A tiny new park in Brooklyn has a big job: absorbing and filtering a million gallons of stormwater each year that flows into one of the most putrid waterways in the United States. Located at the end of Second Street on the western side of the Gowanus Canal, the Sponge Park, as it is called, was designed to address decades of environmental degradation of the Gowanus and serve as a prototype for other green infrastructure projects. 

Like many older cities in the U.S., New York has a combined stormwater and sewer system. During major storms, the system becomes overwhelmed and untreated water—including sewage—runs into the city’s rivers and water passages, like the Gowanus. These overflows and decades of industrial pollution have helped make the canal one of the nation’s most toxic. Under an agreement with the Environmental Protection Agency, New York is bound to drastically reduce the combined sewage overflows, which will improve water quality in the region and beyond. 

Further, the Gowanus is classified as a Superfund Site, a federal-designation for the most polluted lands in the U.S. A clean-up process is currently underway there, and the Sponge Park will help prevent additional pollution from entering the canal.

Designed by DLANDstudio, a Brooklyn-based landscape architecture and urban design firm, the park collects and absorbs stormwater from the street through two channels under the sidewalk. Rows of woody plants, which were selected for their phytoremediative qualities, will help filter and clean the water. Stainless steel gratings are used to create walkways over the rain gardens, which are held in below-grade precast concrete tubs.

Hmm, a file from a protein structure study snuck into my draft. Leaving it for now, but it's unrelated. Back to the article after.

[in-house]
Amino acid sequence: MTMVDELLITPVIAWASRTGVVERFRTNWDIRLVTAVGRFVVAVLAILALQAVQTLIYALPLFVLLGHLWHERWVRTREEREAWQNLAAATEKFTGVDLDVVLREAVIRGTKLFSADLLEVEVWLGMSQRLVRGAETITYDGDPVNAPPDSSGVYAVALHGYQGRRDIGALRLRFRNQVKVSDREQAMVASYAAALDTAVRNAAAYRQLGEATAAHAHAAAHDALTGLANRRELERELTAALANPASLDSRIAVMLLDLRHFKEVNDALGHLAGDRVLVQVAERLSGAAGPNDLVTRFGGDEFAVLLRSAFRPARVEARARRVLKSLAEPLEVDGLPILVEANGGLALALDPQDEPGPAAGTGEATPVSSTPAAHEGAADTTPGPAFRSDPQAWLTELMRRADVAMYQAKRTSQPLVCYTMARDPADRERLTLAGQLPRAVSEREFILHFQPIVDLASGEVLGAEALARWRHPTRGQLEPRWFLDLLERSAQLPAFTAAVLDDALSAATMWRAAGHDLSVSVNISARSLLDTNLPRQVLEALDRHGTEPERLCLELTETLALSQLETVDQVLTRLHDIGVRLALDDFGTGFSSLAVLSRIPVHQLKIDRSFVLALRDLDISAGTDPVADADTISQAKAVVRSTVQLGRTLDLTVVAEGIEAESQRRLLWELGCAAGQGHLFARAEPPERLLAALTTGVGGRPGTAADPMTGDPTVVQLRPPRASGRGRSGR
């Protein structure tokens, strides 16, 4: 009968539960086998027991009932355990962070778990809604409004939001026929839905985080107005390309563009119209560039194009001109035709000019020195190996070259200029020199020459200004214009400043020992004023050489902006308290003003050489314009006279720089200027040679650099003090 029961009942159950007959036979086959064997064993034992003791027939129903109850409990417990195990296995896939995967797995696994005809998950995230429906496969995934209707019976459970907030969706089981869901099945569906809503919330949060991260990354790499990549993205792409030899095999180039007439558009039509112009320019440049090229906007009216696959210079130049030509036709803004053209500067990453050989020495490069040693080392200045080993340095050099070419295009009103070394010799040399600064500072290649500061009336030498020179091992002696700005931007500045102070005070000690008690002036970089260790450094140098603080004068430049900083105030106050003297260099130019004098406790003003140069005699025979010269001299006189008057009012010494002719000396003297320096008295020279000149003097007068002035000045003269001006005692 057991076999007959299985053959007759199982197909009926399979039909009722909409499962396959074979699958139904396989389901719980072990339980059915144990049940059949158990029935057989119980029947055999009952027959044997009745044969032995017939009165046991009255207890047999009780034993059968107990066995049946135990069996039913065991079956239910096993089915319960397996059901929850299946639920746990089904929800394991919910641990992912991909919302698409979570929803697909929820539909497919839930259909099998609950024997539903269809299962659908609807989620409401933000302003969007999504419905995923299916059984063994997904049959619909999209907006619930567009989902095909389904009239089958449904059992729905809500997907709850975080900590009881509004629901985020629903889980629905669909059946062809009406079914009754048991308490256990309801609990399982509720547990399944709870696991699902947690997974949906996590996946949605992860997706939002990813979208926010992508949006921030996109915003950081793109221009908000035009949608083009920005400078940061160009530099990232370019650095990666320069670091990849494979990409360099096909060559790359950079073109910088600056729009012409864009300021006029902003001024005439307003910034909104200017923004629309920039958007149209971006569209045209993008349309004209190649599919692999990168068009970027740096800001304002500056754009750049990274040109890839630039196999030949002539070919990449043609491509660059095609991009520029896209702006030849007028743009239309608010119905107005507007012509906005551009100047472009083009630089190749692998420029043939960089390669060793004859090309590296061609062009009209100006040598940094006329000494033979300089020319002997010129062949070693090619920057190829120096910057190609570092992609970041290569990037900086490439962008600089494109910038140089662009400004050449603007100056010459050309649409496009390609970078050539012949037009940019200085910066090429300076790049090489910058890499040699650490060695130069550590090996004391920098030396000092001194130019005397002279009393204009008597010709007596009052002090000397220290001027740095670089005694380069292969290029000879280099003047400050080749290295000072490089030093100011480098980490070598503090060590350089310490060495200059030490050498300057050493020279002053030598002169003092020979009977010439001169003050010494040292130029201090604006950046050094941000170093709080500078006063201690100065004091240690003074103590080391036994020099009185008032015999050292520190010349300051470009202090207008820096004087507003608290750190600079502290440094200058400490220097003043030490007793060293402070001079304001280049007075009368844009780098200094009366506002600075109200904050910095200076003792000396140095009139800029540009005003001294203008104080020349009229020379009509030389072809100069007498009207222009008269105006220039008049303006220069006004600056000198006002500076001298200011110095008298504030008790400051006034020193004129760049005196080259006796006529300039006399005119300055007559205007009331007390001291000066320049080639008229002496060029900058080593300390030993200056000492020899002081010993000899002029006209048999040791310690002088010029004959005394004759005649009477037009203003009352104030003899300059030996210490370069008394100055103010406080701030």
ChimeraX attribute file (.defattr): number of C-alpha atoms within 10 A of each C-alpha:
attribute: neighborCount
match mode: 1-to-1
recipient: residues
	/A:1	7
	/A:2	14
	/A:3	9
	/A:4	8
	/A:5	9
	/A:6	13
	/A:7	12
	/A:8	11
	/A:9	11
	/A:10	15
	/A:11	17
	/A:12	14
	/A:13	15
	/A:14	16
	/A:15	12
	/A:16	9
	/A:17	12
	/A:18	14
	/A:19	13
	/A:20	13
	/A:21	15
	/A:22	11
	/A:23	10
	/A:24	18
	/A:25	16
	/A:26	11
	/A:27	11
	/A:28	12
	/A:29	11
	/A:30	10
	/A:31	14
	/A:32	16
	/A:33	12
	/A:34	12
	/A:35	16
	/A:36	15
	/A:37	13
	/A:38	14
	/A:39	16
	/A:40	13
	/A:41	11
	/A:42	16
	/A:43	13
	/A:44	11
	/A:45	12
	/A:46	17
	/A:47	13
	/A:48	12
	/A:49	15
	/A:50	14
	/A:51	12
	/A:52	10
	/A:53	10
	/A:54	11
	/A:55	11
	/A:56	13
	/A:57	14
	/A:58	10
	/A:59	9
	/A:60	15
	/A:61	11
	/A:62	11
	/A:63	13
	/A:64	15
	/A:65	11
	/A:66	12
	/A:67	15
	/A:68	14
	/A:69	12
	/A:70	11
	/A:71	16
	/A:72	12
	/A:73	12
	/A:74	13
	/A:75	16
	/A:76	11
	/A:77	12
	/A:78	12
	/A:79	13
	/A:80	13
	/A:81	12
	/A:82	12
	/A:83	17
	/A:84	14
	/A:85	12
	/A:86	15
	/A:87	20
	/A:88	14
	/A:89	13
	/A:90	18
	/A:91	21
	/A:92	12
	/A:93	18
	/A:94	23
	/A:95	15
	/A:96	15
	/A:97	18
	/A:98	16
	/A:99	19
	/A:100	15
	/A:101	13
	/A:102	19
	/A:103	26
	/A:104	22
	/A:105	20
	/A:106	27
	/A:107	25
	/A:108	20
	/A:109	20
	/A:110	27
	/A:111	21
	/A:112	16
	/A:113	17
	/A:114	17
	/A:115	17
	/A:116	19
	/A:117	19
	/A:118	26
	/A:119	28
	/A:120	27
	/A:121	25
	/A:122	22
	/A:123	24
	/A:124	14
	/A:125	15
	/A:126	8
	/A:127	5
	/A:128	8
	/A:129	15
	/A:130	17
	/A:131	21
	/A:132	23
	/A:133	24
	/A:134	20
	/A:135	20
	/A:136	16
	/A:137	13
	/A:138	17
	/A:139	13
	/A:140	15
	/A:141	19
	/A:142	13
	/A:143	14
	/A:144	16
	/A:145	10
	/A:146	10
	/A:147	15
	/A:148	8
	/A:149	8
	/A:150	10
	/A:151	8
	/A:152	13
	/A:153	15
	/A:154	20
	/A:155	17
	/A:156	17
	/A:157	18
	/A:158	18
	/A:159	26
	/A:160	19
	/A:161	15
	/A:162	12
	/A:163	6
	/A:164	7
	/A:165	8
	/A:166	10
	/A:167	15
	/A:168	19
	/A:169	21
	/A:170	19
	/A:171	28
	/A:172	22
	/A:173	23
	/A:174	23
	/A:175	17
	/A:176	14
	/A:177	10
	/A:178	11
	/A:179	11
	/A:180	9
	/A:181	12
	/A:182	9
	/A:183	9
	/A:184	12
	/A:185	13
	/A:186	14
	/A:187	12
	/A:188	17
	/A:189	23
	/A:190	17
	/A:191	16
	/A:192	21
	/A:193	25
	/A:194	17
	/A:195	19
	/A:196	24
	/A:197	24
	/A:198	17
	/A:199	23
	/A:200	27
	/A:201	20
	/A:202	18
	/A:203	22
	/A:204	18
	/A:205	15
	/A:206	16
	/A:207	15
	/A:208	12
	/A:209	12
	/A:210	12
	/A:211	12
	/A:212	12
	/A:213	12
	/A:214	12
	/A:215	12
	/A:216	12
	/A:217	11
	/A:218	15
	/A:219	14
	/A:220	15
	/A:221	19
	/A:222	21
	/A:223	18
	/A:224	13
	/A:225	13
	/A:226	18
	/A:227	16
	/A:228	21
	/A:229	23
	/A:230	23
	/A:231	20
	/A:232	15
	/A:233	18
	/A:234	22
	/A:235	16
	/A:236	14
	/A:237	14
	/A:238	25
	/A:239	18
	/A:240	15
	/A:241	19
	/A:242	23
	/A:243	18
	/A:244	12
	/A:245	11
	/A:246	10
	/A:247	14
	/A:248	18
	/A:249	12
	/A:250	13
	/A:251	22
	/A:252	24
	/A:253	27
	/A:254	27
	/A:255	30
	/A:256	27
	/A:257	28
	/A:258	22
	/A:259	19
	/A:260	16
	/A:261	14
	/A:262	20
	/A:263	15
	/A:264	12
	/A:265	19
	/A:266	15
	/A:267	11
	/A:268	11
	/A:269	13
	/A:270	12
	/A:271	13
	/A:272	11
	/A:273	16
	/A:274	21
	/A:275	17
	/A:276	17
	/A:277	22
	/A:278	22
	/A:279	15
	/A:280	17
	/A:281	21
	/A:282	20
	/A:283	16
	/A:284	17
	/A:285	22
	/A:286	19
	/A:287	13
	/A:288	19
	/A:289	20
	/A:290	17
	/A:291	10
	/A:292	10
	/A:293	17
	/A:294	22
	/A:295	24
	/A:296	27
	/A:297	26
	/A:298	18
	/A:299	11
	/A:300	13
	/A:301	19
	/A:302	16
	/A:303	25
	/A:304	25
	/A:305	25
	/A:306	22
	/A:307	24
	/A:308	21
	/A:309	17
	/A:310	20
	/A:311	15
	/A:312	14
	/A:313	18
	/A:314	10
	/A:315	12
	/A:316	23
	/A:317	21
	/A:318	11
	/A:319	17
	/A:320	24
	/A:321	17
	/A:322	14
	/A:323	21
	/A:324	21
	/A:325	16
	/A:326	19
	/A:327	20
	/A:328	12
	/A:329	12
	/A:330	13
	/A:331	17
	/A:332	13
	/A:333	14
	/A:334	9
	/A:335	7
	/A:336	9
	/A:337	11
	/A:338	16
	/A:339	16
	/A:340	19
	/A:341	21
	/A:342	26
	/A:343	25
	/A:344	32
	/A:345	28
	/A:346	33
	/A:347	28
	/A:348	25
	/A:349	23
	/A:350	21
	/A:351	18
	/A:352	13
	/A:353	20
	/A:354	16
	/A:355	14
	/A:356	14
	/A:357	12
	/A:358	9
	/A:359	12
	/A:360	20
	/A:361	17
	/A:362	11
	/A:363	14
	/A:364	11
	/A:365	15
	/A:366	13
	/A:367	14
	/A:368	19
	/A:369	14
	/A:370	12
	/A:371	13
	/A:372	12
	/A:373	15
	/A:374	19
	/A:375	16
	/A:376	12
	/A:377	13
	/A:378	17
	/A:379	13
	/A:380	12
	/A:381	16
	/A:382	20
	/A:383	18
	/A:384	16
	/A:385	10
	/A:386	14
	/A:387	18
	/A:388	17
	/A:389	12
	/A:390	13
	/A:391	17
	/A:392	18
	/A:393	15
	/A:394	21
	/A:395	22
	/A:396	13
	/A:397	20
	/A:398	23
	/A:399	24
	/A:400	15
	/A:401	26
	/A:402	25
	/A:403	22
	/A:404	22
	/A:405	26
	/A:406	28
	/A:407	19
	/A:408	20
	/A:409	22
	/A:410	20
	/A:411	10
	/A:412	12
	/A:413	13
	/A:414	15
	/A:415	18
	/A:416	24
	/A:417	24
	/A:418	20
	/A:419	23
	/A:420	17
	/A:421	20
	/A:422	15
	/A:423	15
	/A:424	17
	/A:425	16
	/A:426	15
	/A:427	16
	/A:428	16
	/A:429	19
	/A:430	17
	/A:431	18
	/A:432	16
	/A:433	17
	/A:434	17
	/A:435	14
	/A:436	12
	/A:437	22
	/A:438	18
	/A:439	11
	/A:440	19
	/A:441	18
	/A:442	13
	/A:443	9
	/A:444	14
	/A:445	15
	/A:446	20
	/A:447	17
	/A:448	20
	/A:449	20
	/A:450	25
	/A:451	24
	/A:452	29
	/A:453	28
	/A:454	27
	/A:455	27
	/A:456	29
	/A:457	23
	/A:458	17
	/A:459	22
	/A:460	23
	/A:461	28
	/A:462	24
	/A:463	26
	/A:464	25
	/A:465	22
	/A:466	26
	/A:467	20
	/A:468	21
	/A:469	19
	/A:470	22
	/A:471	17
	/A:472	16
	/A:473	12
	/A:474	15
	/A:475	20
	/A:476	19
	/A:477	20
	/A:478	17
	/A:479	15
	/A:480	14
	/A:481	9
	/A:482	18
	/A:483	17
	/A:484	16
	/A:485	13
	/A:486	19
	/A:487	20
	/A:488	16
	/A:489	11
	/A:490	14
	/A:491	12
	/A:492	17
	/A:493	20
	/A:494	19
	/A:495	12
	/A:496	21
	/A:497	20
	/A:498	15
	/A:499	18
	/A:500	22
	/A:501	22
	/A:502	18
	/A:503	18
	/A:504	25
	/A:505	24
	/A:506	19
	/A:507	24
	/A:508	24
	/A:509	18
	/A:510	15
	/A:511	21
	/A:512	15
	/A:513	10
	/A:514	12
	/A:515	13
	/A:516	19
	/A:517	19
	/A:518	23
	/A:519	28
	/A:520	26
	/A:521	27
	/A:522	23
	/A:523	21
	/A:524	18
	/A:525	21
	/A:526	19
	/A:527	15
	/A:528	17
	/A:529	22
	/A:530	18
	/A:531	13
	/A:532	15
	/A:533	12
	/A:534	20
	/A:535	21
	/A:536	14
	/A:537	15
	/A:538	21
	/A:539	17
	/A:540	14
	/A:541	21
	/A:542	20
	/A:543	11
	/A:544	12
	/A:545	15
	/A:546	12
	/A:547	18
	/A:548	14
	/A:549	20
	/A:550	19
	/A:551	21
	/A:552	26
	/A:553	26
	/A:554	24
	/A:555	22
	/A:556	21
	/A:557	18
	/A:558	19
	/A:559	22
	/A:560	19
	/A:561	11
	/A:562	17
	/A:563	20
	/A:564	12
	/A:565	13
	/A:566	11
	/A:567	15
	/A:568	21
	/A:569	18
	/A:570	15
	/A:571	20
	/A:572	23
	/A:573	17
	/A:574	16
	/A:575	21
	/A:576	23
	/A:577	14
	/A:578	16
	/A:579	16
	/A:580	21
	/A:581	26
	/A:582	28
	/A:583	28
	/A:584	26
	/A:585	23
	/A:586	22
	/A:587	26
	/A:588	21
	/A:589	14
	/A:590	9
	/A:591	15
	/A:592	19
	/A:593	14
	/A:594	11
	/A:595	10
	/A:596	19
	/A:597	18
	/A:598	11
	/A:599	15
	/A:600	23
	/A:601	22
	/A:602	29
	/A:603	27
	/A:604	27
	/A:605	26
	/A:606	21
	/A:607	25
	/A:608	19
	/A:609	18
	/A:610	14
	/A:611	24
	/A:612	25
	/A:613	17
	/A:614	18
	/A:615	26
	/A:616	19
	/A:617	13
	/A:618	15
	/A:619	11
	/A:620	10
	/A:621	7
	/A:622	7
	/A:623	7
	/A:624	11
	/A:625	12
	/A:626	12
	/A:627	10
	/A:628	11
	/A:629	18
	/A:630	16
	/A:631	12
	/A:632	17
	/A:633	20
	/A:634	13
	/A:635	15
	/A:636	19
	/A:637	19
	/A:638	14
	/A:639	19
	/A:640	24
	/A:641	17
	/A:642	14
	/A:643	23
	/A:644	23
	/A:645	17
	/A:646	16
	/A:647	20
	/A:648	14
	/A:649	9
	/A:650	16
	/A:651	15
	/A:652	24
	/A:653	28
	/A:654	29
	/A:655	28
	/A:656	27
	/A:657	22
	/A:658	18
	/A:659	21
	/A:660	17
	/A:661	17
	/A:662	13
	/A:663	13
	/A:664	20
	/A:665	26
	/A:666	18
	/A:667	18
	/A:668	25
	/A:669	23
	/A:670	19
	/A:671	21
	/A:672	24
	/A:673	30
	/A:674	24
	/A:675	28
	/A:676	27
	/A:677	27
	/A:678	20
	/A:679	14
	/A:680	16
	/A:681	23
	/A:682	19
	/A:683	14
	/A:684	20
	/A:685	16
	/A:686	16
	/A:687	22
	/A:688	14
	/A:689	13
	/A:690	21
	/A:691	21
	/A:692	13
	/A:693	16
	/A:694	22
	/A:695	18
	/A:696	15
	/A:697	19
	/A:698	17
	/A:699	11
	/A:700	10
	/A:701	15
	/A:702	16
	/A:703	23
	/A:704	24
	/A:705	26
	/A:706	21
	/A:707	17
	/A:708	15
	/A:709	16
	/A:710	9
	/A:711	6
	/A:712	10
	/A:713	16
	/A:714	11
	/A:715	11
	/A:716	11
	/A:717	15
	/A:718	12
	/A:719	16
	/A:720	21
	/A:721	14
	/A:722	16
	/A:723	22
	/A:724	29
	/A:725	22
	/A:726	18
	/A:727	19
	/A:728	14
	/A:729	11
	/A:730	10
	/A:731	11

The $1.4 million project was funded by the variety of city and regional agencies through grants, which DLANDstudio put together.

“We realized that the street-ends are owned by the city, and that they could be working better for people and the environment,” says Susannah Drake, the principal of DLANDstudio. “Taken together they could form a whole new system of green infrastructure.”

Drake and her colleagues have identified nearly 200 similar street-end sites around the city near other waterways including Newtown Creek, an estuary that forms the border between Brooklyn and Queens, and in New York’s Rockaway region. The Sponge Park’s performance will be monitored as the city considers other possible locations for similar projects. “I’m excited about it as a something that can be replicated— the idea that you can use these elements in the urban landscape in a more pervasive way to have a huge impact,” Drake says.